OMEGA at the top of the data transfer game
Researchers in Europe have successfully developed a new transfer technology for video data. An outcome of the OMEGA project, the team transferred data at an extremely fast rate of 100 megabits per second (Mbit/s) without any losses. OMEGA ('Home gigabit access') was funded under the 'Information and communication technologies' (ICT) Theme of the EU's Seventh Framework Programme (FP7) to the tune of EUR 12.41 million. This latest technology could be brought to market a lot sooner than expected.
Visible light communication (VLC) enables the conversion of regular light-emitting diodes (LEDs) into an optical wireless local area network (WLAN) with just a few extra components. So not only do the lights do what they're supposed to do (i.e. provide light), but they can also transfer information. Thanks to this technology, users, for instance, can send and receive images in high-definition (HD) quality to personal computers, laptops and even mobile phones without any trouble. A case in point is people watching a film on a laptop via the Internet. With respect to optical WLAN, light from the LEDs in the overhead lights acts as the transfer medium.
But OMEGA pushed the envelope in transferring data at a rate of 100 Mbit/s by using LEDs in the ceiling that light up more than 10 square metres. Researchers from the Fraunhofer Institute for Telecommunications, Heinrich Hertz Institute (HHI) in Germany, one of the OMEGA partners, say the receiver can be placed anywhere within this radius, which is the current maximum range.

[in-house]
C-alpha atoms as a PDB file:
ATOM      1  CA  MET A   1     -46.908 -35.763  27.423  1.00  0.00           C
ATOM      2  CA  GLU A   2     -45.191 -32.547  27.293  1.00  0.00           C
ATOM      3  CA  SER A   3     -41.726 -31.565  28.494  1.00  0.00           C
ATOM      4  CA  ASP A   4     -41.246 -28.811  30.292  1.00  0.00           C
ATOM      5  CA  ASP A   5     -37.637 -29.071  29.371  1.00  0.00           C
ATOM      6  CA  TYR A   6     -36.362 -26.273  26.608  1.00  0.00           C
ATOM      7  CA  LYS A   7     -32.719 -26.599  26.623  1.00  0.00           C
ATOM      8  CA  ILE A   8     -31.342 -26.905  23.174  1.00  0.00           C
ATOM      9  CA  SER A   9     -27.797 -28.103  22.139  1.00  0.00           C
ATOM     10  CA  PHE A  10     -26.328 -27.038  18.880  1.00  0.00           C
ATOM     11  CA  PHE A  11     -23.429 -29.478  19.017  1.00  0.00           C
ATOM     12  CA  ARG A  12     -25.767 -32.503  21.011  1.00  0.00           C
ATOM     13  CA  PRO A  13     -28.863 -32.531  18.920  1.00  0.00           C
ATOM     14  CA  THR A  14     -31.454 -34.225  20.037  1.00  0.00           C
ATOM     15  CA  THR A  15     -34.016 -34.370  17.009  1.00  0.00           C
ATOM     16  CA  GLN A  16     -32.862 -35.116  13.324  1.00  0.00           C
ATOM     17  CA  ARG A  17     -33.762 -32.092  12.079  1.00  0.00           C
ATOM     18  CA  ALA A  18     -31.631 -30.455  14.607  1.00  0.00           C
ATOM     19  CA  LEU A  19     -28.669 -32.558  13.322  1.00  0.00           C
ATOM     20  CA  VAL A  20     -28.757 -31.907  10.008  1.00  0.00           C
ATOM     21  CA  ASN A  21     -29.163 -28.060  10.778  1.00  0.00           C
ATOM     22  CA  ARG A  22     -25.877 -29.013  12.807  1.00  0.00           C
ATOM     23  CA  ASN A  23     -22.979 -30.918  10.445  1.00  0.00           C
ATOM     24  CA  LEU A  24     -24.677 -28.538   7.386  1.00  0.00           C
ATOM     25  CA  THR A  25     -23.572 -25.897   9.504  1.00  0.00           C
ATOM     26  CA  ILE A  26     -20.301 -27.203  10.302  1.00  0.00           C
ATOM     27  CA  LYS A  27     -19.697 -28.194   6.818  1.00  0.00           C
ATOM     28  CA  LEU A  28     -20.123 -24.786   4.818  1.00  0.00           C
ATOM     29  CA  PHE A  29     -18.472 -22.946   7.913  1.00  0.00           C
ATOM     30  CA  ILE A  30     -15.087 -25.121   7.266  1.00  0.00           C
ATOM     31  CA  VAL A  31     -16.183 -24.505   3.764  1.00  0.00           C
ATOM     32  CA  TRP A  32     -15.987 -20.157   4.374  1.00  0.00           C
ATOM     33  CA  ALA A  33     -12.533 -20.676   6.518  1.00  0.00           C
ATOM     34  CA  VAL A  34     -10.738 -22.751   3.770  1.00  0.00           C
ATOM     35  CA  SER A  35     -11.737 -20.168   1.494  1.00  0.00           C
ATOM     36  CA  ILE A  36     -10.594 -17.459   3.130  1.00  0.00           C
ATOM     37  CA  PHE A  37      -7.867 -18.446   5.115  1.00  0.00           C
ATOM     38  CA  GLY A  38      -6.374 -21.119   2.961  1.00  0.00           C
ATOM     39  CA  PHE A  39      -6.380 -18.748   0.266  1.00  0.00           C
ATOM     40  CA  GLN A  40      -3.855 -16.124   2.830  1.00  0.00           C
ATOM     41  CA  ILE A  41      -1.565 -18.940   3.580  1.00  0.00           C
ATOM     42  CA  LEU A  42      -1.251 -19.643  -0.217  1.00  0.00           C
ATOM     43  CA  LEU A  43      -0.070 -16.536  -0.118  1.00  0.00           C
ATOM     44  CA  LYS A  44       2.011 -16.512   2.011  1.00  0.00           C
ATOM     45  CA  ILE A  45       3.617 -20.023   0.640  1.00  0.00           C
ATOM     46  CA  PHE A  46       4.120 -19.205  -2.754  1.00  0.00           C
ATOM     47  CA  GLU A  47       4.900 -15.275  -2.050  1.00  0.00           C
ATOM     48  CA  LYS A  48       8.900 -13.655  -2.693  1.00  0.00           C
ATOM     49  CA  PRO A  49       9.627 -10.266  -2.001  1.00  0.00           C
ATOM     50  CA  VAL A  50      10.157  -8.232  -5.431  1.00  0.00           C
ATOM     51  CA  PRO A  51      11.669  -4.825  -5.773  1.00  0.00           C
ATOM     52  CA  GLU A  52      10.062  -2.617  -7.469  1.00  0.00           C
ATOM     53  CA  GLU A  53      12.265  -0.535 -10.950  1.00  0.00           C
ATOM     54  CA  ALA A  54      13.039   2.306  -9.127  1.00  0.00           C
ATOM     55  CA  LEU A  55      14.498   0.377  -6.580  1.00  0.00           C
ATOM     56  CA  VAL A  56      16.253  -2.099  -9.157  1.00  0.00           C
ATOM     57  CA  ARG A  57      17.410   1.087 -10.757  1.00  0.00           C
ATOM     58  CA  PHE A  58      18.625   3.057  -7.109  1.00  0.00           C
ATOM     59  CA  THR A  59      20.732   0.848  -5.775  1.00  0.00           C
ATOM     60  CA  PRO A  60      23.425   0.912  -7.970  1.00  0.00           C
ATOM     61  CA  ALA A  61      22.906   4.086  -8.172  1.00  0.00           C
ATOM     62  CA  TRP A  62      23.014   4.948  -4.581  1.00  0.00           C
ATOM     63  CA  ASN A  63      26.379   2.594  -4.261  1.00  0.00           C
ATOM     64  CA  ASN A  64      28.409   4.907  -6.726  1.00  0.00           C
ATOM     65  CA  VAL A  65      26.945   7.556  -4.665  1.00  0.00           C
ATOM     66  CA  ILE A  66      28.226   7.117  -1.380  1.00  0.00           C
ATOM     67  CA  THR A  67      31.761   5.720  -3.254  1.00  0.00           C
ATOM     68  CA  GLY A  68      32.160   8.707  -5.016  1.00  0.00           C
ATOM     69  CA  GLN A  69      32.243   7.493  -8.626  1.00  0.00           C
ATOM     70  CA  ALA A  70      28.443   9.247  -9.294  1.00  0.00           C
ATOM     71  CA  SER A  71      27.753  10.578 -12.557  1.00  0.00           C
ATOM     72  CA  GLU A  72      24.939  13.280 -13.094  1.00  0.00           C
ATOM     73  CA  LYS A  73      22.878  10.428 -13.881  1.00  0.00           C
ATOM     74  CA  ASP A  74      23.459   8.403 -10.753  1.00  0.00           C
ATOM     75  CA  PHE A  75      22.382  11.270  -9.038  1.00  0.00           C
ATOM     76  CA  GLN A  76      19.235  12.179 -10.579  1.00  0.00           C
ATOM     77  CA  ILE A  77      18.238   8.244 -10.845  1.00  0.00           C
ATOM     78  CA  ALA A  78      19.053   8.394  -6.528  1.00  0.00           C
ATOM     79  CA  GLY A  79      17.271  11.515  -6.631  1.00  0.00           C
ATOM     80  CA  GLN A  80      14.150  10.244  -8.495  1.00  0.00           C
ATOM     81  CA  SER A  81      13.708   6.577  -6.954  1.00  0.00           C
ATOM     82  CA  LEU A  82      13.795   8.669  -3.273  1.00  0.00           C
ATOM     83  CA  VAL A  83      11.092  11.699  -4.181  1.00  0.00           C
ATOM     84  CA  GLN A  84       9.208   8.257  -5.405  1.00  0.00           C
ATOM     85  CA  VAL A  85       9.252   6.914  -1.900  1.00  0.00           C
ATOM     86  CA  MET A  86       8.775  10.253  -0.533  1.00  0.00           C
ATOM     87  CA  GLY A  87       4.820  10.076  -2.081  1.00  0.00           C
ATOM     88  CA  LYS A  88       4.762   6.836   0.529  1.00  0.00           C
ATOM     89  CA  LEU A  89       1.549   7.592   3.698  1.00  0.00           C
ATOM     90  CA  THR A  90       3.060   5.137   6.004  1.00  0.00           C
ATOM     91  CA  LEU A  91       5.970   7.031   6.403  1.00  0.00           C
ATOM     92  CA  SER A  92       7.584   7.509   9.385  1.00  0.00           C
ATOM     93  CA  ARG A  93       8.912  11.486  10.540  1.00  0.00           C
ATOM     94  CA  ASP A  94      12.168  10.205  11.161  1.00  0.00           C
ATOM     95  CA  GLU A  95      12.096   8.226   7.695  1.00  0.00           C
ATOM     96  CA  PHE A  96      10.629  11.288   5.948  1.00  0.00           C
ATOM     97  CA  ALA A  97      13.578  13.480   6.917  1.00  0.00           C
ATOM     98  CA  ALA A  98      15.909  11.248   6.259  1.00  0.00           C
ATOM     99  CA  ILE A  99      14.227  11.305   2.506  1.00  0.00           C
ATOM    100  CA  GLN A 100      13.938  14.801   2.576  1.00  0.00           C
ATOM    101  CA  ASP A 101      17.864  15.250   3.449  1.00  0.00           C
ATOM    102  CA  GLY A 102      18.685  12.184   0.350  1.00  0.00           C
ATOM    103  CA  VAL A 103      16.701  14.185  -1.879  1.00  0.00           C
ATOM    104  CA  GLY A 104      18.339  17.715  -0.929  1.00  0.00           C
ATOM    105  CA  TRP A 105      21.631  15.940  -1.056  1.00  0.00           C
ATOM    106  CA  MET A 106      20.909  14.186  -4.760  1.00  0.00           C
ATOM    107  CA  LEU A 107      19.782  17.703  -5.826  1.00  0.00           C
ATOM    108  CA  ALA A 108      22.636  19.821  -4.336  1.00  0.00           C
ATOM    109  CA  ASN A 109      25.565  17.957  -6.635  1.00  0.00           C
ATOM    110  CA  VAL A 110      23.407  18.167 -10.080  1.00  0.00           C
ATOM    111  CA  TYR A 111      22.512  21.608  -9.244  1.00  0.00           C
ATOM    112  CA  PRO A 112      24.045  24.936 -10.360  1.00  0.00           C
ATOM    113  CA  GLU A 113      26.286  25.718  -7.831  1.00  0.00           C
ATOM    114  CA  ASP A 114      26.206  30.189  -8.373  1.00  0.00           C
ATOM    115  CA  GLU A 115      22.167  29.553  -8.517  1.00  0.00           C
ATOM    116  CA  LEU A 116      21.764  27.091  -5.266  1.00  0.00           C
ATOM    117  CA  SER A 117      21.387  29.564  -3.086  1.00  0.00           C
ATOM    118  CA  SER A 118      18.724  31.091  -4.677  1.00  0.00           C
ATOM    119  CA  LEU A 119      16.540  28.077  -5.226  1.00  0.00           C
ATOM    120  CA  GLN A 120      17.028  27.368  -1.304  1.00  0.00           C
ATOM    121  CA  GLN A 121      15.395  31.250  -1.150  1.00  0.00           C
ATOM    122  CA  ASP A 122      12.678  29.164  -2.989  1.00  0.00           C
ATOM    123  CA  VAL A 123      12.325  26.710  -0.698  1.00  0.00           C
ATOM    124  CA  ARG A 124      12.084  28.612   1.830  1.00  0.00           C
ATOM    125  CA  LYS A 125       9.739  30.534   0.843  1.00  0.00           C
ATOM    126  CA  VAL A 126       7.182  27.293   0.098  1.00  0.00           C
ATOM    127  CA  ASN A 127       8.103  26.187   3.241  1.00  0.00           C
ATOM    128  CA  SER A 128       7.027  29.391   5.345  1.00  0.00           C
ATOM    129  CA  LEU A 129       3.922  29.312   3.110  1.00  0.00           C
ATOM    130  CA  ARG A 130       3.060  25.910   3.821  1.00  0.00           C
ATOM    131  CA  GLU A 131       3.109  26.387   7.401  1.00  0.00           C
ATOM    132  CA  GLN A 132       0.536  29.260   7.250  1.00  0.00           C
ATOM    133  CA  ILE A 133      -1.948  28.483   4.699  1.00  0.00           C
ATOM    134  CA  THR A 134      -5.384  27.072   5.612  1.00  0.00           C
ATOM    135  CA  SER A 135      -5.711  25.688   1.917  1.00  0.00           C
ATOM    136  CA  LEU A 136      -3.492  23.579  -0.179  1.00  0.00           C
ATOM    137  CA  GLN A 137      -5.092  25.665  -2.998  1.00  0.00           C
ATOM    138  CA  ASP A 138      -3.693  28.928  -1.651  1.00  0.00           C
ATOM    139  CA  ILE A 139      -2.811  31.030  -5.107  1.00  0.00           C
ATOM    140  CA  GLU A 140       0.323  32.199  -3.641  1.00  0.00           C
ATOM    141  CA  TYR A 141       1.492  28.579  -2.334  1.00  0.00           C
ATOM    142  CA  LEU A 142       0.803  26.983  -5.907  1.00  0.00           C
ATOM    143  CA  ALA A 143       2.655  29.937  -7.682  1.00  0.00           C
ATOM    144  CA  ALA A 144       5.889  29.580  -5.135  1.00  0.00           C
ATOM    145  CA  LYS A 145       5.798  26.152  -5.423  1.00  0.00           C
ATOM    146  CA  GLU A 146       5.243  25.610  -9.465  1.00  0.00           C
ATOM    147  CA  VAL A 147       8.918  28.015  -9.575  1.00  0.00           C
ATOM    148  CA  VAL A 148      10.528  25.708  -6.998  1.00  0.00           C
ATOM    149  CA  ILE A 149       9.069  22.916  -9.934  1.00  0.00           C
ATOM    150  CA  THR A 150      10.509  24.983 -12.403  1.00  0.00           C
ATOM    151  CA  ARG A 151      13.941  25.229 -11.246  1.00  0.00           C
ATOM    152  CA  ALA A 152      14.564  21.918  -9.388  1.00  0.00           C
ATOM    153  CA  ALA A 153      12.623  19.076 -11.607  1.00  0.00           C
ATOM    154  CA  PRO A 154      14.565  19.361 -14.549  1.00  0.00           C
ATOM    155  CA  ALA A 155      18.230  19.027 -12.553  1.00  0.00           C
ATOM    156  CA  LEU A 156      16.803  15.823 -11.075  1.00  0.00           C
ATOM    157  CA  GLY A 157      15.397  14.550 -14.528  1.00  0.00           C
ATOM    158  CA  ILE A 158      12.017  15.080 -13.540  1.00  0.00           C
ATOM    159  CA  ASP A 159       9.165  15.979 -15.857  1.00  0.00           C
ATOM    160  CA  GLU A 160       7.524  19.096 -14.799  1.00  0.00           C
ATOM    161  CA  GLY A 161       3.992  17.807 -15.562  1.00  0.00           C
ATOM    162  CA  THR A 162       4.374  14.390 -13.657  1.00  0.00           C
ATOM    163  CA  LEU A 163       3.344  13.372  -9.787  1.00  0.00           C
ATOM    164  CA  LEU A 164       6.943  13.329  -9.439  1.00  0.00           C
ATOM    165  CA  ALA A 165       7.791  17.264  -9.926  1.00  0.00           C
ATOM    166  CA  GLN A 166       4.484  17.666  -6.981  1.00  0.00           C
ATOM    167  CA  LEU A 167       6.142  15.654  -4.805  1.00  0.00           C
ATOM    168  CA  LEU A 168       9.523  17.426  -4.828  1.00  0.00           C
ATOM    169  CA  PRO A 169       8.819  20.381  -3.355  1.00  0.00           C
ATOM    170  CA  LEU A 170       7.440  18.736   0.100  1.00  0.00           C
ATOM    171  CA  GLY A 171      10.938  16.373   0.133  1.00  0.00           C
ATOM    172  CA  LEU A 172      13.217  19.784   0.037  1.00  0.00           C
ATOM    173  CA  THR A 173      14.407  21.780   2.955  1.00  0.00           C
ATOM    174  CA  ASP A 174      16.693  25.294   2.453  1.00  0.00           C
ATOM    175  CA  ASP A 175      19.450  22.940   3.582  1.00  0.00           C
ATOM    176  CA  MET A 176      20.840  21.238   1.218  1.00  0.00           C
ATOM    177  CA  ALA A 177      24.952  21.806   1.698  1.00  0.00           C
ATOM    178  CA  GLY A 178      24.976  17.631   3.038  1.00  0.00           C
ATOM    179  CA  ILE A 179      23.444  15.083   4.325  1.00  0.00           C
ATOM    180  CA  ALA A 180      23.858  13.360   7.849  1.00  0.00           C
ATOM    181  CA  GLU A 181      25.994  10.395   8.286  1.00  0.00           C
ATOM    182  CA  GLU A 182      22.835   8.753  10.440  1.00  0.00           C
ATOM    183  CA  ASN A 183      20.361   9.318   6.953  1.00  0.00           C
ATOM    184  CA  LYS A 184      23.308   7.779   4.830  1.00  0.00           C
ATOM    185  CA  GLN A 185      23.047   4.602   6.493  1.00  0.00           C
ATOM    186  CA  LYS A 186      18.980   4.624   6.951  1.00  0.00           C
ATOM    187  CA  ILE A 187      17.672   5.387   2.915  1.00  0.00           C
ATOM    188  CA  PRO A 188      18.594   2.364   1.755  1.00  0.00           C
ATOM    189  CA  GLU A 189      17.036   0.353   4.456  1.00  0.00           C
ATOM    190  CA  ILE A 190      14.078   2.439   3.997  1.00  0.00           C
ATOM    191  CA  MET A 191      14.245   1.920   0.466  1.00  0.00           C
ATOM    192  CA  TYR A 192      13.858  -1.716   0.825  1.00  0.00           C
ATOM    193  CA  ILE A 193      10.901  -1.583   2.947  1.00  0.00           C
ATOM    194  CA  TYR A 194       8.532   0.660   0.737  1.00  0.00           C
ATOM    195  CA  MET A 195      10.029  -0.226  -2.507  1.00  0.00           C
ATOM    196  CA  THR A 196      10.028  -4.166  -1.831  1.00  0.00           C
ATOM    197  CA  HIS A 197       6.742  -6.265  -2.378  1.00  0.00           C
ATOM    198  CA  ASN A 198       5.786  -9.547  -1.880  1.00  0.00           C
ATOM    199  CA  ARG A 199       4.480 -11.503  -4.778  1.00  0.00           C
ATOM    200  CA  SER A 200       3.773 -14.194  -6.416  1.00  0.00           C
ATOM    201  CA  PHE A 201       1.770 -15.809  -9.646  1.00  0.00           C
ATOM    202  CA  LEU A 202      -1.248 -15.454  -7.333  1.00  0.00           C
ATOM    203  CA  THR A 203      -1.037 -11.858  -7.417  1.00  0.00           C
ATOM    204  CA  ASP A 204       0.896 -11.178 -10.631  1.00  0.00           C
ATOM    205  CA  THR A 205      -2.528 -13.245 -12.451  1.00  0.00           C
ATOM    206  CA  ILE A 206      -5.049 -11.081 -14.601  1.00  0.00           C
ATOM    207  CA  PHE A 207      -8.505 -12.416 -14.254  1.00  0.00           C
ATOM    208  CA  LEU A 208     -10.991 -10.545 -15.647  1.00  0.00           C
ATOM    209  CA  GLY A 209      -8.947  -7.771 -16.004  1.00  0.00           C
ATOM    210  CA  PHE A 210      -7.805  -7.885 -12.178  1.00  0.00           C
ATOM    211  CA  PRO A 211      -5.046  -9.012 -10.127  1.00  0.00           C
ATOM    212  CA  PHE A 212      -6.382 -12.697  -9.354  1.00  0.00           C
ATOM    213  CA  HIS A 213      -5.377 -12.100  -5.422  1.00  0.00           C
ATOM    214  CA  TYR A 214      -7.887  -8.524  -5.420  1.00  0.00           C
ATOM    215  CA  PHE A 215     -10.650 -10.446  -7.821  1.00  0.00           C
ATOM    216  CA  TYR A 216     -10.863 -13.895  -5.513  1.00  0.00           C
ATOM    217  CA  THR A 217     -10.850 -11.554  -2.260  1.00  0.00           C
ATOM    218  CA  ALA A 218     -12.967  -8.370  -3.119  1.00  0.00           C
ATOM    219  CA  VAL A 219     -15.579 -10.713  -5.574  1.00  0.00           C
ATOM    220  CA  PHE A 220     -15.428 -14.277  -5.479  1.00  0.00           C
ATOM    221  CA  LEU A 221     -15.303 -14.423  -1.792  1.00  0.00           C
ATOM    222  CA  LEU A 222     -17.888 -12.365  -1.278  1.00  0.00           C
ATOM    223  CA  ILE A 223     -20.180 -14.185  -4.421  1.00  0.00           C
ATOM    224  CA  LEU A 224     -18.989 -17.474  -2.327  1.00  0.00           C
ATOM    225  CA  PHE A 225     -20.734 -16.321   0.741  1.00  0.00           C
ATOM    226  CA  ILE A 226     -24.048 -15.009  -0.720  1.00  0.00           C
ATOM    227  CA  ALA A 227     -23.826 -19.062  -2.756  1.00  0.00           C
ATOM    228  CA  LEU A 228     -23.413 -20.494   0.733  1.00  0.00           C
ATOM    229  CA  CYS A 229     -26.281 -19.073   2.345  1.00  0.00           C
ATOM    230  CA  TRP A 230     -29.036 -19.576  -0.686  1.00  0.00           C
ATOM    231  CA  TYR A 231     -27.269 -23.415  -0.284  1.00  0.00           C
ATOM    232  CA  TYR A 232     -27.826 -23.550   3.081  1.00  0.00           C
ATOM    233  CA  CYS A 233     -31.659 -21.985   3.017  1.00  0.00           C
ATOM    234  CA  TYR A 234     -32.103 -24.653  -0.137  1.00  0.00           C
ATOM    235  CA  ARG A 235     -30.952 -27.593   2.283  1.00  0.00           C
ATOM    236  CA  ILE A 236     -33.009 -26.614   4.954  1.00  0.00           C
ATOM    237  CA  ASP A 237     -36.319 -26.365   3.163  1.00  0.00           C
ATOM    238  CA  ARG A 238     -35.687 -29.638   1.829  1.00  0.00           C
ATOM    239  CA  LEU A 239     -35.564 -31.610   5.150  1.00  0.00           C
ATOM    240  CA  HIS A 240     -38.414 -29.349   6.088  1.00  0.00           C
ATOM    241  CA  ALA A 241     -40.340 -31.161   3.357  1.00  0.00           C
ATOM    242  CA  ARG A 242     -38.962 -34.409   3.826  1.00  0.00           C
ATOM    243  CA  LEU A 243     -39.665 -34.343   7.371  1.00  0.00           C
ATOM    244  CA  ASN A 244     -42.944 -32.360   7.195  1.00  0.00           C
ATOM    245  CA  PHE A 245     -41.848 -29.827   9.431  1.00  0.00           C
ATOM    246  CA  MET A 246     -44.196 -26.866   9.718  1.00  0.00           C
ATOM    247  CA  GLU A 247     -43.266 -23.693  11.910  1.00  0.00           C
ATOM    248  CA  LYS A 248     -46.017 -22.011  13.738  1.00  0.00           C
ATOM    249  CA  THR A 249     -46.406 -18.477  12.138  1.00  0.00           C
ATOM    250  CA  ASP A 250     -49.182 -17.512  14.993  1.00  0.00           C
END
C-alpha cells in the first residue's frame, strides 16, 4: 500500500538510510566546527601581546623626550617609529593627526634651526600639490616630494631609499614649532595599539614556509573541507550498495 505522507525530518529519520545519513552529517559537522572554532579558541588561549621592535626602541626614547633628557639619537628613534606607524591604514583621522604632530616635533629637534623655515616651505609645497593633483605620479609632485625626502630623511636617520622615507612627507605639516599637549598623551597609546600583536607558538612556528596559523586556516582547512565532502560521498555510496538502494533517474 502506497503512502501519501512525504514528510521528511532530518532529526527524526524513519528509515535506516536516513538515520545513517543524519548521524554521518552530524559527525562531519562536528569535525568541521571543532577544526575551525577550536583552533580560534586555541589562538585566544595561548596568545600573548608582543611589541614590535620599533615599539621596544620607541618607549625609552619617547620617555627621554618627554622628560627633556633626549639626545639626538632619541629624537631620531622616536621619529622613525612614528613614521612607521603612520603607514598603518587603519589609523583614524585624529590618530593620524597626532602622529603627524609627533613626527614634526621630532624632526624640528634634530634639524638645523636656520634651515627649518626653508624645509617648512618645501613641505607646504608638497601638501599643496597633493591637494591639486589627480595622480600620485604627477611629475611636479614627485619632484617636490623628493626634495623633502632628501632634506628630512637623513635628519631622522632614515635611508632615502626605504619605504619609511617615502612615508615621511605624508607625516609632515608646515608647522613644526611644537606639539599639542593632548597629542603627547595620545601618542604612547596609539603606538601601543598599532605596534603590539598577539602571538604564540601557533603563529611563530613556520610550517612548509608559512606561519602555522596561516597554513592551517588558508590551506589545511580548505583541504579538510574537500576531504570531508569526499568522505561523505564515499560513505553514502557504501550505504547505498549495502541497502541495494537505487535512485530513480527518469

'This means that we transferred four videos in HD quality to four different laptops at the same time,' explains HHI's Dr Anagnostis Paraskevopoulos. 'The fundamentals of visible light communication were developed together with the industry partners Siemens and France Telecom Orange Labs.
At HHI, the team of project manager Klaus-Dieter Langer is now working on expanding the novel technology.
'For VLC the sources of light — in this case, white-light LEDs — provide lighting for the room at the same time they transfer information,' Dr Langer says. 'With the aid of a special component, the modulator, we turn the LEDs off and on in very rapid succession and transfer the information as ones and zeros. The modulation of the light is imperceptible to the human eye. A simple photo diode on the laptop acts as a receiver. The diode catches the light, electronics decode the information and translate it into electrical impulses, meaning the language of the computer.'
A positive factor is that only a few components are needed to prepare the LEDs so that they function as transfer media, according to the researchers. The downside is that the transfer is impaired once something comes between the light and the photo diode (e.g. when a user holds their hand over the diode). The group suggests that laptops, Palm devices or mobile telephones are all potential end devices.
Despite the innovation of the technology, the researchers do not think that VLC will replace regular WLAN, or even PowerLan or universal mobile telecommunications system (UMTS). Its use is most applicable for data transfer where radio transmission networks are not wanted or even possible, the researchers point out. The potential to make combinations exists, they add, saying that optical WLAN can be used in one direction while PowerLan can be used for the return channel.
Sites that can benefit from this new transmission technology include hospitals where the use of radio transmissions is not permitted, as well as production plants where radio transmissions can make processes work improperly sometimes.
Scientists from Germany, Greece, France, Italy, Austria, Slovenia and the United Kingdom were part of the OMEGA consortium.